A press release issued by Norman’s brother says that “at the time ofhis death, he was working on an album with Frank Black and Isaac Brockof Modest Mouse, which will be released later this year.” A message thesinger dictated from his hospital bed the day before his death, posted on his website,reads in part: “I feel like a prize in a box of cracker jacks withGod’s hand reaching down to pick me up… My wounds are getting bigger.I have trouble breathing. I am ready to fly home… Goodbye, farewell,we will meet again.”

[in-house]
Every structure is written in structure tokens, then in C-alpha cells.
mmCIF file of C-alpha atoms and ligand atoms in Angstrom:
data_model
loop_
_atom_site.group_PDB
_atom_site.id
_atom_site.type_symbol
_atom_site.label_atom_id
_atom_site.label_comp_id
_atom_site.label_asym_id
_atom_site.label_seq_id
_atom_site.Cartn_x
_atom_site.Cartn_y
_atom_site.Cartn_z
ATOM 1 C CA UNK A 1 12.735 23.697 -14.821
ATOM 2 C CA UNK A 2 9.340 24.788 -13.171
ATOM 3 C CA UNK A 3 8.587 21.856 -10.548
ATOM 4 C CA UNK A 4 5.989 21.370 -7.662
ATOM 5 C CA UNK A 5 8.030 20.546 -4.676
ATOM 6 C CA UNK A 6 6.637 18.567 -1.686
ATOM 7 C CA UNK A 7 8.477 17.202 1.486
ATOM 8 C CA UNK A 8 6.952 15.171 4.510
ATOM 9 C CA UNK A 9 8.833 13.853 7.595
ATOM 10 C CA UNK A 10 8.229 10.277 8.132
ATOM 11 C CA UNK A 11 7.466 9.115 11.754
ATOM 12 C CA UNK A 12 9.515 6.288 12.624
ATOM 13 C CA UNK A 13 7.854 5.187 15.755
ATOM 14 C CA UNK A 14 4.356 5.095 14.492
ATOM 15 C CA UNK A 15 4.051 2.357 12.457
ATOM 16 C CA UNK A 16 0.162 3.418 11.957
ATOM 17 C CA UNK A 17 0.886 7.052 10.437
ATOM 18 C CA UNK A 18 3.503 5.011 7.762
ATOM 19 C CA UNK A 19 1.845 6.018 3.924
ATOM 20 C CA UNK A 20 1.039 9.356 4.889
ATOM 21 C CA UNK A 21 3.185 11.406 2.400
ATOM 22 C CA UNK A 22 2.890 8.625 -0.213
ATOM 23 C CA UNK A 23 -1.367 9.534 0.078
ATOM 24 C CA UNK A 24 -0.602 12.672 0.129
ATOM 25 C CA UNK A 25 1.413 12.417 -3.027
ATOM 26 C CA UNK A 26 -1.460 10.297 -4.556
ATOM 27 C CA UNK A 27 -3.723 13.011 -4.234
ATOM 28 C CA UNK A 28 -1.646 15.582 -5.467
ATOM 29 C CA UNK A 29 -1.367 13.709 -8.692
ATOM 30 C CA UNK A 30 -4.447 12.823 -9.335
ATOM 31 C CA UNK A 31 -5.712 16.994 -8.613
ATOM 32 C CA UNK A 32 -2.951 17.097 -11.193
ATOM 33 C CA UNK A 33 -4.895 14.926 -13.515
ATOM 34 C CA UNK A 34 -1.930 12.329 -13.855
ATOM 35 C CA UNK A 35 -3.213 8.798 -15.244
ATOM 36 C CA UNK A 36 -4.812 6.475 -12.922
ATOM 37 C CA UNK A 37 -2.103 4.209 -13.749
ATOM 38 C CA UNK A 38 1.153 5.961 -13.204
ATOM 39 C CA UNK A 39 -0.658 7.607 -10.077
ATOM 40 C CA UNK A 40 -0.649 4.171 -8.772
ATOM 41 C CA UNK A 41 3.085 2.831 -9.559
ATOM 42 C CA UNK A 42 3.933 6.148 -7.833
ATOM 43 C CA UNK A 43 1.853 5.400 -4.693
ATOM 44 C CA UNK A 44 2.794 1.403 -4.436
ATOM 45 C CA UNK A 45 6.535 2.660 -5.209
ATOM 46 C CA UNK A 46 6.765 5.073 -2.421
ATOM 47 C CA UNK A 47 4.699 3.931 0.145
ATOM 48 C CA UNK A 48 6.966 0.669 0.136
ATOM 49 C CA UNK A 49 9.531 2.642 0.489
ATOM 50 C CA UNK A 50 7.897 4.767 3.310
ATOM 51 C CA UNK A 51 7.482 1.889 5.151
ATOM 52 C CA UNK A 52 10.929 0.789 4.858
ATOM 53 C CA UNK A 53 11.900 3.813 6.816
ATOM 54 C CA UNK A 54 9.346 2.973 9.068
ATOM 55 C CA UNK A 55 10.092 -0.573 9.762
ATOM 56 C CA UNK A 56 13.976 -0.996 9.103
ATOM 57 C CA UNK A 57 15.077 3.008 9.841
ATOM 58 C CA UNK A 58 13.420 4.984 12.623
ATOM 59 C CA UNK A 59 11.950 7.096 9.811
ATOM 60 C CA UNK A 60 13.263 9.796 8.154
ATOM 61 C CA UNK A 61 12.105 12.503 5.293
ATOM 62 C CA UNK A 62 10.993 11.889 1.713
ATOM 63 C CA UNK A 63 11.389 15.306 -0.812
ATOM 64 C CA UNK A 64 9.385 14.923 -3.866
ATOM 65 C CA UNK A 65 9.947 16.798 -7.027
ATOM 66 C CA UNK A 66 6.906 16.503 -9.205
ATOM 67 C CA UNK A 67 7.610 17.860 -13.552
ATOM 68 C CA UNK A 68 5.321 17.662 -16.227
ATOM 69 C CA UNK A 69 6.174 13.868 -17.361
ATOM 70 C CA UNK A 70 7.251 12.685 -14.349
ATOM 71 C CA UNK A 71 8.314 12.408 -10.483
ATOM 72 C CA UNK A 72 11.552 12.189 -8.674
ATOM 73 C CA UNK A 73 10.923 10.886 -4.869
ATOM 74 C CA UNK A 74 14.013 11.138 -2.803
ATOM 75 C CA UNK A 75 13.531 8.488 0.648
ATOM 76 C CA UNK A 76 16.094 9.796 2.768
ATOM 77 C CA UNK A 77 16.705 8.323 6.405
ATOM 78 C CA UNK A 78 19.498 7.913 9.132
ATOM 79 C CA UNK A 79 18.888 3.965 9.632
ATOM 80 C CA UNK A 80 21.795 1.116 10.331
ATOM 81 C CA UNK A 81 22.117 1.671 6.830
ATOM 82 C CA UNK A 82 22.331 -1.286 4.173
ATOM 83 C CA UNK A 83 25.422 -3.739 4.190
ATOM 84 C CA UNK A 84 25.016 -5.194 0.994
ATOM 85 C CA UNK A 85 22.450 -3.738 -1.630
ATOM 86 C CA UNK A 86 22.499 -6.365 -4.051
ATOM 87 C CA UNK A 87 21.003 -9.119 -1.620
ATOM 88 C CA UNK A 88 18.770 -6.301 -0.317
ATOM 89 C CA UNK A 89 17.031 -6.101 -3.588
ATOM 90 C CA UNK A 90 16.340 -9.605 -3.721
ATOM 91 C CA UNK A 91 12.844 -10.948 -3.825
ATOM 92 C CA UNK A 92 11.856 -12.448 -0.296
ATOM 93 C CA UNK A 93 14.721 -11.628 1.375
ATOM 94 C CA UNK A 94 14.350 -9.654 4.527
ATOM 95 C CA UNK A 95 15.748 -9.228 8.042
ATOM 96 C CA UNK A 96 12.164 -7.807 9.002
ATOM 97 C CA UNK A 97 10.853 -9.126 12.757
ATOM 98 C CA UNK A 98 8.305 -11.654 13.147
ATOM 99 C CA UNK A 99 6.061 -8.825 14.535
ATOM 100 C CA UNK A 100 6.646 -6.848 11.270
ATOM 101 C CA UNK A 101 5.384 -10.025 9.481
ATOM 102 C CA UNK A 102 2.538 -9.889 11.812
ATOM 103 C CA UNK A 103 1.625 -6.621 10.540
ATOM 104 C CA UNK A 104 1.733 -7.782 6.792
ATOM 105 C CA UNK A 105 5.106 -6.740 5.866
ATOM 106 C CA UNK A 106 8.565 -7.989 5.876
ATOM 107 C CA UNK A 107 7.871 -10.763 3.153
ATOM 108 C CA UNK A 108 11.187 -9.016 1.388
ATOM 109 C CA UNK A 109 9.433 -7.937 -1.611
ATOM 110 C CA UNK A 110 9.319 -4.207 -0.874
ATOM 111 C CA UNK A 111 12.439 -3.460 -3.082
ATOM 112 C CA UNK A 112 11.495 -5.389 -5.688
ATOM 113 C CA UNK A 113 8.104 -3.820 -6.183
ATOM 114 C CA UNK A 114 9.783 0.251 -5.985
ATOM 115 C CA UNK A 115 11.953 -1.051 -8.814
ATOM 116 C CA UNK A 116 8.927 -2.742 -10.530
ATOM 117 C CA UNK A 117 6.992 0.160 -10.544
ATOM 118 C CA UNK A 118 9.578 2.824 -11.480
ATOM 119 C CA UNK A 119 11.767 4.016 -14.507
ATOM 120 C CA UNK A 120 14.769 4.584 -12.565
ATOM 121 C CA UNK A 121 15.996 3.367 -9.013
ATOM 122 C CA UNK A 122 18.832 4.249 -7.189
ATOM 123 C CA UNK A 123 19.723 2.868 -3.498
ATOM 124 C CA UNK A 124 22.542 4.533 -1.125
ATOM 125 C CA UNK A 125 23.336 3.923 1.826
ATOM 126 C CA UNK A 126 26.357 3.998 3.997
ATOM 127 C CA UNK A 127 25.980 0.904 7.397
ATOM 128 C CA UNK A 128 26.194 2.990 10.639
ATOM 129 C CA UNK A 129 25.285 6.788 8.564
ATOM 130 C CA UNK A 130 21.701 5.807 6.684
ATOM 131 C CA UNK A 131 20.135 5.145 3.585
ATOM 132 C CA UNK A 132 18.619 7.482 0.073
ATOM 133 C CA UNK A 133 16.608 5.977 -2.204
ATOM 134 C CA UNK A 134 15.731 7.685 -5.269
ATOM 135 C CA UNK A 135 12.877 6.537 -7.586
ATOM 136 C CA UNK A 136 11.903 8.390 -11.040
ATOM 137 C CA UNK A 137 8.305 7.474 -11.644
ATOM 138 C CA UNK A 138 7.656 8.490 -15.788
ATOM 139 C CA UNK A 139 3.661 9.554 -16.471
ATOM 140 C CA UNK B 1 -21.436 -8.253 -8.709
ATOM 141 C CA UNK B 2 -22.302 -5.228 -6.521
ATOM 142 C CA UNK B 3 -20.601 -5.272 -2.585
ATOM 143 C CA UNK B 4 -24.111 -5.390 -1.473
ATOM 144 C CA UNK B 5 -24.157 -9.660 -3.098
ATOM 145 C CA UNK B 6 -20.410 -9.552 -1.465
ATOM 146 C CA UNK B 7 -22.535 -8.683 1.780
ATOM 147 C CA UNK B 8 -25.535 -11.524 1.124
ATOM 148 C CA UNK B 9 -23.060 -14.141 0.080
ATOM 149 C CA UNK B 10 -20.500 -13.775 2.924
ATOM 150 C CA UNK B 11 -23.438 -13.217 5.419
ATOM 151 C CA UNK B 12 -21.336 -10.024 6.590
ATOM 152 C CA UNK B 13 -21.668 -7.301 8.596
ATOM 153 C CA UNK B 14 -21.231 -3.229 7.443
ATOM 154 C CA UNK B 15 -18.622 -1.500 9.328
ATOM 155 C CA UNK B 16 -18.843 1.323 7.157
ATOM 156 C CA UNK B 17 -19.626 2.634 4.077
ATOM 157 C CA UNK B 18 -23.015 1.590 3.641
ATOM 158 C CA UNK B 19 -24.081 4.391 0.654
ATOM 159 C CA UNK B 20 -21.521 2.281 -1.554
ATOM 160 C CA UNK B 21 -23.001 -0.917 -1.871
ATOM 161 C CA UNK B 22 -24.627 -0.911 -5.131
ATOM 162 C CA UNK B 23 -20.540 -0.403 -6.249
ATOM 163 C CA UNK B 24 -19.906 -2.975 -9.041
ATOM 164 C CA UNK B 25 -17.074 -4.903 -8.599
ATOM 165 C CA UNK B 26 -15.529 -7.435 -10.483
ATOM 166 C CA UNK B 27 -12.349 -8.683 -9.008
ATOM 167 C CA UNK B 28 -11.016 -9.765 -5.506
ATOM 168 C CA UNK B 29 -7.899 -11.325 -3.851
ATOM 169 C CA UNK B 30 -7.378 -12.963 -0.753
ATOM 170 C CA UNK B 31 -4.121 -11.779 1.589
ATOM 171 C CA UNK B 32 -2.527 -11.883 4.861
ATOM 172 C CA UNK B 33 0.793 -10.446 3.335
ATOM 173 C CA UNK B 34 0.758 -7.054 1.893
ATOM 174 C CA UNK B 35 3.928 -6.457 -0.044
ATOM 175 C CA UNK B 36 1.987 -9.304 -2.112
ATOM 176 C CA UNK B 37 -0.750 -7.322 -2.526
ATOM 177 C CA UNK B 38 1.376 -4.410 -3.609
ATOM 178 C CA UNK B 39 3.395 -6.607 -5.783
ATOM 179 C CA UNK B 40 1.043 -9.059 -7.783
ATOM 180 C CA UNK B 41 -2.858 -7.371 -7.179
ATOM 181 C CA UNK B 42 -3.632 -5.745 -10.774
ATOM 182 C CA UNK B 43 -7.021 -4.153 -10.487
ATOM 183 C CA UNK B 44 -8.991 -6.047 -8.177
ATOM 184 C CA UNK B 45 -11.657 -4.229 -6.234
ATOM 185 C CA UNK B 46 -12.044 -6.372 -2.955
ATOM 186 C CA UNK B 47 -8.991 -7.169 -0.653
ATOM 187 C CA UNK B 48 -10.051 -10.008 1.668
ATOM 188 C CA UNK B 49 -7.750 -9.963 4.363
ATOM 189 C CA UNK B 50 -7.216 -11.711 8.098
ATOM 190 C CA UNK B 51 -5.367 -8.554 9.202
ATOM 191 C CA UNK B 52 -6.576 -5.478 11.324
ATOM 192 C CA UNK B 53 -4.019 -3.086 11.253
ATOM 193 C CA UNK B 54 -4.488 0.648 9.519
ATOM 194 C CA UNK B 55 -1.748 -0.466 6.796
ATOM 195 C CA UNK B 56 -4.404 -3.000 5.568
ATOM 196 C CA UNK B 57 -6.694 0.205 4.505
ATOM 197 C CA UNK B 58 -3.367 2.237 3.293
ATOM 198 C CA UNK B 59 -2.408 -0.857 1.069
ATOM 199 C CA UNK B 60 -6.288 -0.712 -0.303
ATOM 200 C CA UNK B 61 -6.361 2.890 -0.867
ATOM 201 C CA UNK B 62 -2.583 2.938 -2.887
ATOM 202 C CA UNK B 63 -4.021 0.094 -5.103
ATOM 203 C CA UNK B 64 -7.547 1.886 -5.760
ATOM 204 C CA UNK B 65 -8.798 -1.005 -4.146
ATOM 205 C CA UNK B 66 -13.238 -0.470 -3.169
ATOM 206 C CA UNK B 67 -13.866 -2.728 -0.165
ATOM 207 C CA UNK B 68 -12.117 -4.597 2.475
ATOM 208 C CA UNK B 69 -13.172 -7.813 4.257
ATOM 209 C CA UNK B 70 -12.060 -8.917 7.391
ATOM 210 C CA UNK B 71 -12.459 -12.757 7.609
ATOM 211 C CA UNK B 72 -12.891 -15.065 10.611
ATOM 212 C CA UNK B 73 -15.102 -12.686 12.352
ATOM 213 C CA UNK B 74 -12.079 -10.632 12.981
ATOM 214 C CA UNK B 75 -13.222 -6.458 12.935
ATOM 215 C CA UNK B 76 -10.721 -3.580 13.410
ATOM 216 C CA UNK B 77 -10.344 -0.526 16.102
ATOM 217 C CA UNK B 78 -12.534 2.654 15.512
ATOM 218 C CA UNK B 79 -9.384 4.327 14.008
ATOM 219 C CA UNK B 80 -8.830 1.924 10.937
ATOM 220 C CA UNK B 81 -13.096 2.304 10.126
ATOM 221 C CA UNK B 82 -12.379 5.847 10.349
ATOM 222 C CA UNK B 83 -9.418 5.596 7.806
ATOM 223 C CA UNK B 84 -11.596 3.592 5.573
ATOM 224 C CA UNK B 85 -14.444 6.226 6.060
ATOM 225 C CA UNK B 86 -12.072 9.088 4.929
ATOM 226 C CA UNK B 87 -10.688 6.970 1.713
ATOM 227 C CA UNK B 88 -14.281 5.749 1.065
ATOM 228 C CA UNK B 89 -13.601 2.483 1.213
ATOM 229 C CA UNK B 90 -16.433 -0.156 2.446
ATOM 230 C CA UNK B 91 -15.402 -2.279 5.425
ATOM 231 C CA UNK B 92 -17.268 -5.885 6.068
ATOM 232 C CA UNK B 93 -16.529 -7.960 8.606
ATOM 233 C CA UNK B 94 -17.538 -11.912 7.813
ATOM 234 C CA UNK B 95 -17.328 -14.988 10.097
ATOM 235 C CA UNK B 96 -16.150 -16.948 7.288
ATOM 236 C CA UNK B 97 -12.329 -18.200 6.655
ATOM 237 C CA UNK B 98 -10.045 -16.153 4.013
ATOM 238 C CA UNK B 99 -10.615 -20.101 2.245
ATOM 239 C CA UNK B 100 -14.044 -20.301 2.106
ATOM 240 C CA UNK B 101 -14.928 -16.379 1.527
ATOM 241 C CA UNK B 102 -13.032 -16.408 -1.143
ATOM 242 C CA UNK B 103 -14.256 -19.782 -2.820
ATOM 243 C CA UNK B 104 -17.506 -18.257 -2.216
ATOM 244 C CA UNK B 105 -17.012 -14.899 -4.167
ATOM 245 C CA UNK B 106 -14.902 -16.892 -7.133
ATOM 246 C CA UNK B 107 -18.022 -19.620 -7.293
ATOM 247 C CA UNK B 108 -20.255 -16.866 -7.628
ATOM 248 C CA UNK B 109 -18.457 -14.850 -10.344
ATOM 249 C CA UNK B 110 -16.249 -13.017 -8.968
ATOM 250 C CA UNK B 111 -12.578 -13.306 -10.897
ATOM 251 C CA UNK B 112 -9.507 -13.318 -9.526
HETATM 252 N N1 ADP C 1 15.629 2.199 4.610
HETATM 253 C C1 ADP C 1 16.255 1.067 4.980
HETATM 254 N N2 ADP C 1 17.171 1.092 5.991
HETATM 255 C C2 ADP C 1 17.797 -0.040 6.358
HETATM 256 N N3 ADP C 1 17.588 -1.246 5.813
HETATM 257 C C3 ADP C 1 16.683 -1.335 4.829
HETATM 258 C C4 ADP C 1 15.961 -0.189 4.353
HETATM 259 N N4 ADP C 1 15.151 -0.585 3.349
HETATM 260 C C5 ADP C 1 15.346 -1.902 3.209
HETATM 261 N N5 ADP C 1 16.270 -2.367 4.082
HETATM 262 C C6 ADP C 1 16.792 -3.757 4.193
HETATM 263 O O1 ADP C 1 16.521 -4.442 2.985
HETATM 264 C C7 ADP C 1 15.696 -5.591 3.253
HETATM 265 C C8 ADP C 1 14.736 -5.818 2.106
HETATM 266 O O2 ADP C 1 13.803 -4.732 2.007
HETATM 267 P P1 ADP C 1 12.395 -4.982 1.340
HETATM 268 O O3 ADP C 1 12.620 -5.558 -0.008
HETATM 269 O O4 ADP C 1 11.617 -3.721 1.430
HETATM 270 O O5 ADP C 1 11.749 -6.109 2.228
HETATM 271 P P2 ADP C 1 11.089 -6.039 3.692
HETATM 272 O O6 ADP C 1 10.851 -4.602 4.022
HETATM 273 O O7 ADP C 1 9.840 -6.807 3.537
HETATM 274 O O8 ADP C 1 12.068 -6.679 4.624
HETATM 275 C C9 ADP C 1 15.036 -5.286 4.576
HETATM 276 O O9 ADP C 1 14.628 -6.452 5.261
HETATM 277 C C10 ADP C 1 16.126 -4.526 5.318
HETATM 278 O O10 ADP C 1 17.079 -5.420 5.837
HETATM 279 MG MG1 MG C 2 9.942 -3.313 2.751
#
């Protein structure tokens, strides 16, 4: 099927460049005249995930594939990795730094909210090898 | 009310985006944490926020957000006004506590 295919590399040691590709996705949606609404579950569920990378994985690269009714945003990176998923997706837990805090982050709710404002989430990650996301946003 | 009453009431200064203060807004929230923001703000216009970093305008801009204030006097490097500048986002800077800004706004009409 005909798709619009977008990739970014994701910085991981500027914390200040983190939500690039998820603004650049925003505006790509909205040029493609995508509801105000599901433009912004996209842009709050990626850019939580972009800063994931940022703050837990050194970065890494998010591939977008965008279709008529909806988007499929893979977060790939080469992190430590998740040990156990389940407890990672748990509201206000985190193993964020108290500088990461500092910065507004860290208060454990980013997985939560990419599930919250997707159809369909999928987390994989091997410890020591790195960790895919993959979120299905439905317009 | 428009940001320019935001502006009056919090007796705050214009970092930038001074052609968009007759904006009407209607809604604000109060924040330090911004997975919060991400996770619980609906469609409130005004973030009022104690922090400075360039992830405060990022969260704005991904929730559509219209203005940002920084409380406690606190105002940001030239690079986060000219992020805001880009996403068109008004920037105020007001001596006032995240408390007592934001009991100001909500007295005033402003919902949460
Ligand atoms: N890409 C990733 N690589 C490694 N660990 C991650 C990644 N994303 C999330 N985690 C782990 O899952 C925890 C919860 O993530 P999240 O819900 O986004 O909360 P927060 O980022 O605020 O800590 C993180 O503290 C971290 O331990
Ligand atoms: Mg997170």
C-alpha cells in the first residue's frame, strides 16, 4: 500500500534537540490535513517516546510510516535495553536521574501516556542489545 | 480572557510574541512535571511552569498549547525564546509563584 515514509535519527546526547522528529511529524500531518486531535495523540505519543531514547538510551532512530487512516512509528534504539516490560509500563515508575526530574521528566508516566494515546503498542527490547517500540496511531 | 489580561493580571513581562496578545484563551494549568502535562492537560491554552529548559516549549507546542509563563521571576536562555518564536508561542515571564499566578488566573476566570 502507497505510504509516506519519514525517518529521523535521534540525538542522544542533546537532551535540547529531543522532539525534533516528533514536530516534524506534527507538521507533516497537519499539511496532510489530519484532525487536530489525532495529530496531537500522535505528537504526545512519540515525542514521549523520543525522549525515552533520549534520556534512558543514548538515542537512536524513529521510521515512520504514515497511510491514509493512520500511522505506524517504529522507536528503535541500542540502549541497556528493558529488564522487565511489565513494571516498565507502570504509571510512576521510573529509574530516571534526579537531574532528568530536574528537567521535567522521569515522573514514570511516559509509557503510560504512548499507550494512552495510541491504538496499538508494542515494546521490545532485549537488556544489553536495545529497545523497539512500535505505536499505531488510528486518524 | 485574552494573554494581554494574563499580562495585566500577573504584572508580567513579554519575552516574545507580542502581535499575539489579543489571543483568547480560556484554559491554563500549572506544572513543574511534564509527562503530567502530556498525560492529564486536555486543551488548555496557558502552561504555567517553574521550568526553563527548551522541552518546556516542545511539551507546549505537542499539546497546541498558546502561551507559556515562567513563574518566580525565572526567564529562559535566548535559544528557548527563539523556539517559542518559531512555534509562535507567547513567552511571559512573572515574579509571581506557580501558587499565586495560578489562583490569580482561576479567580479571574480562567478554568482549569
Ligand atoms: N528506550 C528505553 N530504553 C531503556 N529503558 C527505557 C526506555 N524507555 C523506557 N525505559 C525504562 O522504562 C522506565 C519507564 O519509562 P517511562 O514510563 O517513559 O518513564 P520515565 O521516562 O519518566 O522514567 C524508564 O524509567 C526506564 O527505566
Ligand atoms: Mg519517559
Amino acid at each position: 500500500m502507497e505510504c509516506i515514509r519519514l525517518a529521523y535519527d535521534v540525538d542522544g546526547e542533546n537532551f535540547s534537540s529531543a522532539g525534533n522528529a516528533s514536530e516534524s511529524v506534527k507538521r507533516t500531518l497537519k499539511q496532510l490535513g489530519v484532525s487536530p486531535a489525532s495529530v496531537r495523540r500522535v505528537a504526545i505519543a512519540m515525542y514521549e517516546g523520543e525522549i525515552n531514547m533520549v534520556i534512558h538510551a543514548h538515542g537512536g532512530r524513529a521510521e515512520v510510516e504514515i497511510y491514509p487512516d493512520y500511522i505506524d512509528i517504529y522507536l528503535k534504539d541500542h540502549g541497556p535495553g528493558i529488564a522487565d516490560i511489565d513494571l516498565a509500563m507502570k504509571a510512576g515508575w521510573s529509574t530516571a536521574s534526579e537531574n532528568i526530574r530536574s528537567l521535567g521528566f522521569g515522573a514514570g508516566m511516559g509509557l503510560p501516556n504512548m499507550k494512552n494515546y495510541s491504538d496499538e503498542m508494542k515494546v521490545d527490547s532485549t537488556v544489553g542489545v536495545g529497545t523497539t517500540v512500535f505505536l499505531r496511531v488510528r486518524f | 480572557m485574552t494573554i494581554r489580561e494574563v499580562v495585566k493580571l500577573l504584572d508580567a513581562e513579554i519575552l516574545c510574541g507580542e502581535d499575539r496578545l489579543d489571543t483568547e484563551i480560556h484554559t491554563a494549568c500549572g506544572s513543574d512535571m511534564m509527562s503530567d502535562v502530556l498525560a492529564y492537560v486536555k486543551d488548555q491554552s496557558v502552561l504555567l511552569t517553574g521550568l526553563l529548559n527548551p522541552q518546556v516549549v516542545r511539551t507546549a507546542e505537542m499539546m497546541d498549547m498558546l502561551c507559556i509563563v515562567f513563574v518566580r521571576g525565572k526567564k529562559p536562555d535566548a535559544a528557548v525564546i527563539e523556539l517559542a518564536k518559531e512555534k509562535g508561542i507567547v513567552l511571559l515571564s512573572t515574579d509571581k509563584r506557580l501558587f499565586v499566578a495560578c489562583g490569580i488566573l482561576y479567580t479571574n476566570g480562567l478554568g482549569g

Personal aside: I grew up in a suburban environment where parentswere thrusting nascent Christian rock albums on their kids, hoping toprovide a theologically sound or wholesome alternative to Bowie, AliceCooper, the Stones, et al. Most of the records were mediocre and achore to sit through, but Larry Norman’s were the ones you actuallylooked forward to — not just because the finest ones were of the samequality as anything on FM radio, but because he was just strange enoughthat you felt like he might be capable of throwing your parents as wellas you for a loop. One of my favorite memories of Norman involvesattending a concert in the ‘70s in Akron, Ohio. I was sitting next to ayouth pastor who was glowing with the thought that the boys he’dbrought along were being exposed to positive religious values in songslike “Why Should the Devil Have All the Good Music?” Then, somebodyshouted out a request for one of Norman’s least explicable songs,“Pardon Me,” a haunting ballad about an attempted seduction thathappens to be entirely free of recognizable Christian content but hasits share of worldly sensuality and loneliness. I remember looking overand watching the grin on the youth leader’s face turn into a puzzledgrimace as Norman sang lines like “Pardon me, kissing you like I’mafraid/But I feel I’m being played…/Close your eyes, and pretend thatyou are me/See how empty it can be/Making love if love’s not reallythere/Watch me go, watch me walk away alone/As your clothing comesundone/And you pull the ribbon from your hair.” Of course, I got a bigsmile on my face as the youth pastor’s disappeared, because, as a rockkid, I lived for status quo-breaking moments like that one, when a”Christian concert” could turn into something altogether lesspredictable. He didn’t always follow through on his early promise, butthat’s the Larry Norman I’ll remember — the maverick who never deviatedfrom his chosen mission in search of any big brass ring, but who didn’tgive many second thoughts to subverting the expectations of fellowbelievers, either.